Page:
We have also added staff in the Assessment, Research and Planning Office to support faculty-assessment needs and expanded the ARP portal site to provide easy access to assessment and institutional research reports. Additionally, we have expanded our diversity programming through open forums on topical issues and other student events, and improved the frequency and quality of collaboration between Academic Affairs and Student Affairs to ensure that our diversity offerings are intentional and that our curricular and co-curricular diversity programs are mutually supportive. We are also exploring making our commitment to diversity more explicit in our institutional mission and values statements.
I am also very pleased to announce the development of an Academic Advising Professional Development series that will be offered this semester for all faculty who serve in this very important role with students. The series will include sessions that range from the purpose and role of advising, to best practices in advising, to campus resources, policies and processes available to support academic advisers. As both research and personal experiences remind us with great regularity, the quality of academic advising makes a difference in students’ educational experiences. We have heard the request for more resources, information and support on this topic and believe that this new professional-development series will be just the first step toward our goal of strengthening our academic advising process.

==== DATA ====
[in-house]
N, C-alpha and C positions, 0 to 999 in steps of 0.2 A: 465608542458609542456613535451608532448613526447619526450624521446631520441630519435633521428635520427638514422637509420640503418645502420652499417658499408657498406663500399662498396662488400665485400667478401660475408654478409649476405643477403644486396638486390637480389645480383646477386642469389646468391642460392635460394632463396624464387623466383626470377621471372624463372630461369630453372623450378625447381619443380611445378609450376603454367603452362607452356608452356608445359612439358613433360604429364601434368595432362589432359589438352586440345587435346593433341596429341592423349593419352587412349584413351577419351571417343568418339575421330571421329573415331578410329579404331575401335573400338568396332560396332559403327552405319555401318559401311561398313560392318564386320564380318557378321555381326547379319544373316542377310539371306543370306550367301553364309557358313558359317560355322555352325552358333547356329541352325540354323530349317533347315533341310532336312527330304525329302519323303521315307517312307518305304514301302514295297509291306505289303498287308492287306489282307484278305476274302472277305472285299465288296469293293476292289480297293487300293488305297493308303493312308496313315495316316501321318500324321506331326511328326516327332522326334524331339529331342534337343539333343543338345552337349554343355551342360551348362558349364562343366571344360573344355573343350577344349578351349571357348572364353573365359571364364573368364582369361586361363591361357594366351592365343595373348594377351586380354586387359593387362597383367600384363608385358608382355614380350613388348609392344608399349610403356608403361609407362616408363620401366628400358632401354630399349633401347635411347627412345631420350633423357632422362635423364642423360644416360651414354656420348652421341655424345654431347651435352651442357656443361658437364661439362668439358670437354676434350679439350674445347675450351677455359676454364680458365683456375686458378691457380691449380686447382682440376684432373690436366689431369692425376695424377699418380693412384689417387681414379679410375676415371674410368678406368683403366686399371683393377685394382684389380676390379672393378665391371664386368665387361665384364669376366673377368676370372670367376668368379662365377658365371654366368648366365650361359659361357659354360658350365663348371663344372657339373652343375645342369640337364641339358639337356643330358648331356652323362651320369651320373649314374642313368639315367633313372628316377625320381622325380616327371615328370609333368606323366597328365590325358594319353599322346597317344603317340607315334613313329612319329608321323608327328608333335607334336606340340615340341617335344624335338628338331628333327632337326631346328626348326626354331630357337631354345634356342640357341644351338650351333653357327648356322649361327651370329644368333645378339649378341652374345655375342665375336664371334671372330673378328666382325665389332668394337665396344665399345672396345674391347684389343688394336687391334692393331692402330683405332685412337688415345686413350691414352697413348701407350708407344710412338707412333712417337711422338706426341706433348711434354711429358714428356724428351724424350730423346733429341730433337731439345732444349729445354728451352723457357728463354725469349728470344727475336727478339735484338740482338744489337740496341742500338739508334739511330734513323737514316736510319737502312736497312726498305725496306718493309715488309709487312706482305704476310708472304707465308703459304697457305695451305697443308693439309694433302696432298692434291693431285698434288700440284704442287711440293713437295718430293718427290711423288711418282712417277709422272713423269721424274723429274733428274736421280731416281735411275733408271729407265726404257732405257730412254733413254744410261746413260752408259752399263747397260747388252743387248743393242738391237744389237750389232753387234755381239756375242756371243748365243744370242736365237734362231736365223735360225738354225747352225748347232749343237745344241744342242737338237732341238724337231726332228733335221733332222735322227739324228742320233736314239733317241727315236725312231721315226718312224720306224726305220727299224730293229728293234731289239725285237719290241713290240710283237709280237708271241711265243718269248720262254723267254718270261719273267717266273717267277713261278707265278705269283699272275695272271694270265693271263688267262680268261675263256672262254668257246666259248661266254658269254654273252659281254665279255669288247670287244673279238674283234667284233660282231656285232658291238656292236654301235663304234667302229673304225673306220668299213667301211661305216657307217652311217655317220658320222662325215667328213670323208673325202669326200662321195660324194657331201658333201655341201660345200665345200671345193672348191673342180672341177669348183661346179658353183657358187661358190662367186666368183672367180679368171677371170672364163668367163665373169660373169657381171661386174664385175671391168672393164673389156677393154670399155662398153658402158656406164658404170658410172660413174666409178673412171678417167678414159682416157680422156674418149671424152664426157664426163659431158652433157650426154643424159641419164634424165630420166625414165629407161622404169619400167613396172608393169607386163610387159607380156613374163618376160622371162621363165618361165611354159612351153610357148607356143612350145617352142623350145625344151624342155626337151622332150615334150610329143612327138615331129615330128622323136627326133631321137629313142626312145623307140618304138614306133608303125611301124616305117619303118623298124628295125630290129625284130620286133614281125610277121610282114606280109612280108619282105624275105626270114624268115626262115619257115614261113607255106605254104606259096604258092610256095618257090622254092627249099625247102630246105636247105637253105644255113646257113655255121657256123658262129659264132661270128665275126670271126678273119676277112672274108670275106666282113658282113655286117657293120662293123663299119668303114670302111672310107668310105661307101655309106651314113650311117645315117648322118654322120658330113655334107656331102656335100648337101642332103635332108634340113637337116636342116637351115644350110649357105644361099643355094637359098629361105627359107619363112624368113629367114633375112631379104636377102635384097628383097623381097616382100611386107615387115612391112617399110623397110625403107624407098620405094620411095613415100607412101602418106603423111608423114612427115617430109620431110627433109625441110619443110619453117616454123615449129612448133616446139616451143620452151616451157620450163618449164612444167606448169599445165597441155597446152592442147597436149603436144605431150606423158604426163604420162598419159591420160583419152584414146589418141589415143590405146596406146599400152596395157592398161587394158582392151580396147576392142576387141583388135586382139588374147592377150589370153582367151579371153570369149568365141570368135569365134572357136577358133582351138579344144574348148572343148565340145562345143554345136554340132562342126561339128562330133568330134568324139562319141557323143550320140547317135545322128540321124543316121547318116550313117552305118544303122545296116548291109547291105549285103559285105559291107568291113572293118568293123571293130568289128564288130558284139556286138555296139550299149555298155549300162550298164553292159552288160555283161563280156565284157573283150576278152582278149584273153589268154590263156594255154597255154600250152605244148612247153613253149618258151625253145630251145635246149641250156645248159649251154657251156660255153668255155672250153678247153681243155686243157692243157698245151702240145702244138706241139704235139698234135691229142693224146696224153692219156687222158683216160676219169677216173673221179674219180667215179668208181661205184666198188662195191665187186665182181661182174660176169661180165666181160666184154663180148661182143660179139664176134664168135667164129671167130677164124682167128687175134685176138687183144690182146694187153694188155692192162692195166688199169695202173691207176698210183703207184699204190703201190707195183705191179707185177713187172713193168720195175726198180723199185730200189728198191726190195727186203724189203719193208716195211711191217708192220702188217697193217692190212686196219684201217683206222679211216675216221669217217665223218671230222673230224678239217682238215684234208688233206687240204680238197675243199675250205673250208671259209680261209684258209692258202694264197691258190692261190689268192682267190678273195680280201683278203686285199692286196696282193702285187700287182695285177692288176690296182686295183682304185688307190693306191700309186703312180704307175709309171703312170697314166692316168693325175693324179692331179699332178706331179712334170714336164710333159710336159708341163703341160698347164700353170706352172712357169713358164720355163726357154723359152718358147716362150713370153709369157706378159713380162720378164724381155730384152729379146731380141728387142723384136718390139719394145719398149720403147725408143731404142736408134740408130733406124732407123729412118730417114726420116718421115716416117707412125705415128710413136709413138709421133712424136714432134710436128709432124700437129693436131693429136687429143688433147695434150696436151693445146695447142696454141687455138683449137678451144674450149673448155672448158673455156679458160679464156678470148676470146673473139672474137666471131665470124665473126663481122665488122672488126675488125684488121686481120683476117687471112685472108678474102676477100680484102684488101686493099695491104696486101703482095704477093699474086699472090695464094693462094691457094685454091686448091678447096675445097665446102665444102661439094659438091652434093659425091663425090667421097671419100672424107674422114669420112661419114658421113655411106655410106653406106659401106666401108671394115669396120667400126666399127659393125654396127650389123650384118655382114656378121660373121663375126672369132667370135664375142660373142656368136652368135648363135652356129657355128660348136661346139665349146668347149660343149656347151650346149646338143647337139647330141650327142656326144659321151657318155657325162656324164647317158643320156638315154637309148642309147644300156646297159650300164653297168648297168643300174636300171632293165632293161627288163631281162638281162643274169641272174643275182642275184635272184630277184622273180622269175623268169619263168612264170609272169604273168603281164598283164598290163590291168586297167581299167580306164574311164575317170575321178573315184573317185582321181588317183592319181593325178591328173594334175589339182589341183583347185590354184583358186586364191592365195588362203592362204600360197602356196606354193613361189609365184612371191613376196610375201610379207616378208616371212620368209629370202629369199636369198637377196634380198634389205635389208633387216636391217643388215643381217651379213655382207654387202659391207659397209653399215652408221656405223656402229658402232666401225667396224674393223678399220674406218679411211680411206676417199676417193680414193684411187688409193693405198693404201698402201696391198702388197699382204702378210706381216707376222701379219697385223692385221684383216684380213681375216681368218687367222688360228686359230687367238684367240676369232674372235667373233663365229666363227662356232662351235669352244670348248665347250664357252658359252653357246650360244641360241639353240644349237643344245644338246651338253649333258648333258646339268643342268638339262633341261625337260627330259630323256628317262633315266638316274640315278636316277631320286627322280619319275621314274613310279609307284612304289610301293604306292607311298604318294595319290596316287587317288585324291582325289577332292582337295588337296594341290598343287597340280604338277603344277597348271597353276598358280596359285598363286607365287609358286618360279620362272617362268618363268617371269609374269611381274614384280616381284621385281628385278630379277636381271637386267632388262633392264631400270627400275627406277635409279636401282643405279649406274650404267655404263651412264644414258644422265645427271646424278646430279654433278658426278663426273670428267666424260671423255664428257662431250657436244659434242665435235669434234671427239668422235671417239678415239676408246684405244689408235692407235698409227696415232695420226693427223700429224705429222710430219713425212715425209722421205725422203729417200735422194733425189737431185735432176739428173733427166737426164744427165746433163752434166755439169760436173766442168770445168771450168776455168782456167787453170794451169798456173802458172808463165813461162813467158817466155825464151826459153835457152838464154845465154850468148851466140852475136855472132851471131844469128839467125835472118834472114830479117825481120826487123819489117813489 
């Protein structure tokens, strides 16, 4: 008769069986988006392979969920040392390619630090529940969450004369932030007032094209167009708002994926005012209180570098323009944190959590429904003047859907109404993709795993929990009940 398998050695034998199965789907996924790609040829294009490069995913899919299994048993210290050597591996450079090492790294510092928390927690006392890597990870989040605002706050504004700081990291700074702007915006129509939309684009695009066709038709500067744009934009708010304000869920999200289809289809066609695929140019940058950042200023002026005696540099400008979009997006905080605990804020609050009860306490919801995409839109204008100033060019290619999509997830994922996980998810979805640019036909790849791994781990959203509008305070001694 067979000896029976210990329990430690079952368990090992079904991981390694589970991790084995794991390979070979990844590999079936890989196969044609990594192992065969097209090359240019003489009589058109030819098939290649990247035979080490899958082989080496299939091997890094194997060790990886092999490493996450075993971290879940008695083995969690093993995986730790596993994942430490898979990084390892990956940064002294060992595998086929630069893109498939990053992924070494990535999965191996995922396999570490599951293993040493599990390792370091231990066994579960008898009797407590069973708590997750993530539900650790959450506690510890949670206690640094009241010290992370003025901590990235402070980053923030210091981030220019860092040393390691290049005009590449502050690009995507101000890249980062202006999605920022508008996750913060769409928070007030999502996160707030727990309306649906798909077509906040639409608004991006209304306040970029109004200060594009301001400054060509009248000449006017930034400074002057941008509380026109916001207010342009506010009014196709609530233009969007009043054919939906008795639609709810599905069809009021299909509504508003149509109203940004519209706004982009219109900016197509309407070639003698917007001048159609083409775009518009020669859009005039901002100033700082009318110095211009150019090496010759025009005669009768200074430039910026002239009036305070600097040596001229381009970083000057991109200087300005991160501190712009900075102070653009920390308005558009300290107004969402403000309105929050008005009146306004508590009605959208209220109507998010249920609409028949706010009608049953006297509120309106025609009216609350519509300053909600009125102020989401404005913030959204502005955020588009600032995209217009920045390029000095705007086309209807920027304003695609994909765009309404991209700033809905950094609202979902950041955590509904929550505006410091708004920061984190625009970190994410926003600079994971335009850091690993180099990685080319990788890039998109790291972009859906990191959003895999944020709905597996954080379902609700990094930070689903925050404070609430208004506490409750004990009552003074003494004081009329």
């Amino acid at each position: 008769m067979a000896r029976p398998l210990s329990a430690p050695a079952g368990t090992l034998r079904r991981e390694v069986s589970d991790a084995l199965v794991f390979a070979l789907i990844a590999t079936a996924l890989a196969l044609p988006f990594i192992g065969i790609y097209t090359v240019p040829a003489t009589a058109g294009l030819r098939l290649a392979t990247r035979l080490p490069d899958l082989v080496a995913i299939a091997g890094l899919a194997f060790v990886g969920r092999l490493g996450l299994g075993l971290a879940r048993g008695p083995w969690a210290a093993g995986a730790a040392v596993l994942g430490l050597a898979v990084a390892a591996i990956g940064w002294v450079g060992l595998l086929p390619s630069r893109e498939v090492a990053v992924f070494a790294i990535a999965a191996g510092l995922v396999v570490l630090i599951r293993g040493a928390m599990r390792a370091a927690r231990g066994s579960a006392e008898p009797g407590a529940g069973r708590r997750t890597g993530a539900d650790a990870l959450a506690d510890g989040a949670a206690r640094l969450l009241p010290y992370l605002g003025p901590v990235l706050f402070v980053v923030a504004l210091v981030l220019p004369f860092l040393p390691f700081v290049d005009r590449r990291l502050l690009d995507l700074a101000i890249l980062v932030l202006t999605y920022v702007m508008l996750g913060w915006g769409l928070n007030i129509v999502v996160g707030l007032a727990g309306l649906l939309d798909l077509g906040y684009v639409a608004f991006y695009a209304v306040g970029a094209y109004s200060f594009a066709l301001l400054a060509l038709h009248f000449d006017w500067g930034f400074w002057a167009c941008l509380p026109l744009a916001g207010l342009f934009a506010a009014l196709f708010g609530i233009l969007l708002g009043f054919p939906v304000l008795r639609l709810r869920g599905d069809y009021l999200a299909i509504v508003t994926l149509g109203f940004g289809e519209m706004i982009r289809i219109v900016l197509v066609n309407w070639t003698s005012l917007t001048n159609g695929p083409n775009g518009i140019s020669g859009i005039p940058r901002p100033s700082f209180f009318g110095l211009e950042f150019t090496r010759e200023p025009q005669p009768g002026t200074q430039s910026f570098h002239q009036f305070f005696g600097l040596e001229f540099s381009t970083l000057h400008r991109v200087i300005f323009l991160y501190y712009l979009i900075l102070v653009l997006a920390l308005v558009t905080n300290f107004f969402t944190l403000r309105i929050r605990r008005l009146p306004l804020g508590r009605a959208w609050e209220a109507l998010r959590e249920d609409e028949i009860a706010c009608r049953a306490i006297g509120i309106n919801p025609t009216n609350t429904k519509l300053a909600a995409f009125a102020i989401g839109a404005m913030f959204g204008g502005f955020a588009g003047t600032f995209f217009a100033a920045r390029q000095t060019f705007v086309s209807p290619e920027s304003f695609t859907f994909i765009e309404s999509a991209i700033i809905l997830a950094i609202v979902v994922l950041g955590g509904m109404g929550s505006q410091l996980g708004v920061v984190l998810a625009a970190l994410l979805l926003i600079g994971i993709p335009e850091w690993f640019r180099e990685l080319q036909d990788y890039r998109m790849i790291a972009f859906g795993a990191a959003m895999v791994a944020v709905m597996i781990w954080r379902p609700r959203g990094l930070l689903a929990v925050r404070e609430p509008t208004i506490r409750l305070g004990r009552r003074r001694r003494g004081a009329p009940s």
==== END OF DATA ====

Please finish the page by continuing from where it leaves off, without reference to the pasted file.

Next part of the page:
While all of these initiatives grew out of or are related to our involvement in the Foundations of Excellence program, they will clearly benefit the entire college population, all students, as well as faculty and staff. If you would like to follow our progress in fully implementing the FoE Final Report, you may do so by visiting the FoE Update page on the President’s Office portal site.